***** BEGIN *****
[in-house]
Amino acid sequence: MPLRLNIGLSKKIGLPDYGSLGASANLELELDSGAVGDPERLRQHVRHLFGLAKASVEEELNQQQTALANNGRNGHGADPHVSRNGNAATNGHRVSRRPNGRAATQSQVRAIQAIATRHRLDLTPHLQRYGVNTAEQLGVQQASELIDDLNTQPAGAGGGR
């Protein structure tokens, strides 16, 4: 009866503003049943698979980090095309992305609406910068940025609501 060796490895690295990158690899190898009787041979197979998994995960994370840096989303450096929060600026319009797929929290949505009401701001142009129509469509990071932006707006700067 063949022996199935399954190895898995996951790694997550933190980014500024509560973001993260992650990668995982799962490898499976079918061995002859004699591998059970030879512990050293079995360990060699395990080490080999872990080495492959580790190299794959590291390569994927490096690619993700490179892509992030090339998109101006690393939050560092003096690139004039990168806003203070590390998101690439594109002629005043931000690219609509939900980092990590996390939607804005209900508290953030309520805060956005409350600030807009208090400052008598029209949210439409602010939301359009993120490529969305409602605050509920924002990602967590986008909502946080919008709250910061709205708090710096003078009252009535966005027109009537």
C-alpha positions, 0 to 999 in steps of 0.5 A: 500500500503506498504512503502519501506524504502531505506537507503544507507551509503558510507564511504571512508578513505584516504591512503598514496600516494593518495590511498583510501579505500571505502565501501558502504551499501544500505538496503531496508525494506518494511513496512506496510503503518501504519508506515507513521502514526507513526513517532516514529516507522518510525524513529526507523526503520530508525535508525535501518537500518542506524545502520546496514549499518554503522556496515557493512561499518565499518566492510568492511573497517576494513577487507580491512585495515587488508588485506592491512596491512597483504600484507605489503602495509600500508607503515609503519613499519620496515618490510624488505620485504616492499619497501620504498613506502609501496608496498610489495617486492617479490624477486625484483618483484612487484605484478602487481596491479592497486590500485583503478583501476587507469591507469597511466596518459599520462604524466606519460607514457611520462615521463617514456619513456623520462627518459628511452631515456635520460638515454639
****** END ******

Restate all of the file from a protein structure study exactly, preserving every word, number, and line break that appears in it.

[in-house]
Amino acid sequence: MPLRLNIGLSKKIGLPDYGSLGASANLELELDSGAVGDPERLRQHVRHLFGLAKASVEEELNQQQTALANNGRNGHGADPHVSRNGNAATNGHRVSRRPNGRAATQSQVRAIQAIATRHRLDLTPHLQRYGVNTAEQLGVQQASELIDDLNTQPAGAGGGR
């Protein structure tokens, strides 16, 4: 009866503003049943698979980090095309992305609406910068940025609501 060796490895690295990158690899190898009787041979197979998994995960994370840096989303450096929060600026319009797929929290949505009401701001142009129509469509990071932006707006700067 063949022996199935399954190895898995996951790694997550933190980014500024509560973001993260992650990668995982799962490898499976079918061995002859004699591998059970030879512990050293079995360990060699395990080490080999872990080495492959580790190299794959590291390569994927490096690619993700490179892509992030090339998109101006690393939050560092003096690139004039990168806003203070590390998101690439594109002629005043931000690219609509939900980092990590996390939607804005209900508290953030309520805060956005409350600030807009208090400052008598029209949210439409602010939301359009993120490529969305409602605050509920924002990602967590986008909502946080919008709250910061709205708090710096003078009252009535966005027109009537």
C-alpha positions, 0 to 999 in steps of 0.5 A: 500500500503506498504512503502519501506524504502531505506537507503544507507551509503558510507564511504571512508578513505584516504591512503598514496600516494593518495590511498583510501579505500571505502565501501558502504551499501544500505538496503531496508525494506518494511513496512506496510503503518501504519508506515507513521502514526507513526513517532516514529516507522518510525524513529526507523526503520530508525535508525535501518537500518542506524545502520546496514549499518554503522556496515557493512561499518565499518566492510568492511573497517576494513577487507580491512585495515587488508588485506592491512596491512597483504600484507605489503602495509600500508607503515609503519613499519620496515618490510624488505620485504616492499619497501620504498613506502609501496608496498610489495617486492617479490624477486625484483618483484612487484605484478602487481596491479592497486590500485583503478583501476587507469591507469597511466596518459599520462604524466606519460607514457611520462615521463617514456619513456623520462627518459628511452631515456635520460638515454639